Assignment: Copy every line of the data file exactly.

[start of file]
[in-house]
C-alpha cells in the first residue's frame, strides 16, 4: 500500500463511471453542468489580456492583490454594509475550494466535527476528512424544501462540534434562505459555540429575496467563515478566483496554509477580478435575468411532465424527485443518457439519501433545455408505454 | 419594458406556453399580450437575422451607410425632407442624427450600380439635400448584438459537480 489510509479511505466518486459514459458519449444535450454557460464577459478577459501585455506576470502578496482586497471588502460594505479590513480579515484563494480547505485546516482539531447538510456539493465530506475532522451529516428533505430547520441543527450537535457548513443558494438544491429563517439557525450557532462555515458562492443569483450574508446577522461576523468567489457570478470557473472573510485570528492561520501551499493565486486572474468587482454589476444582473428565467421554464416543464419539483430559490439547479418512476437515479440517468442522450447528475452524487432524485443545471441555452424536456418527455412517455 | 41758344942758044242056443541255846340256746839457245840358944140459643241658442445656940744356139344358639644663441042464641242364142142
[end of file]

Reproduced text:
[in-house]
C-alpha cells in the first residue's frame, strides 16, 4: 500500500463511471453542468489580456492583490454594509475550494466535527476528512424544501462540534434562505459555540429575496467563515478566483496554509477580478435575468411532465424527485443518457439519501433545455408505454 | 419594458406556453399580450437575422451607410425632407442624427450600380439635400448584438459537480 489510509479511505466518486459514459458519449444535450454557460464577459478577459501585455506576470502578496482586497471588502460594505479590513480579515484563494480547505485546516482539531447538510456539493465530506475532522451529516428533505430547520441543527450537535457548513443558494438544491429563517439557525450557532462555515458562492443569483450574508446577522461576523468567489457570478470557473472573510485570528492561520501551499493565486486572474468587482454589476444582473428565467421554464416543464419539483430559490439547479418512476437515479440517468442522450447528475452524487432524485443545471441555452424536456418527455412517455 | 41758344942758044242056443541255846340256746839457245840358944140459643241658442445656940744356139344358639644663441042464641242364142142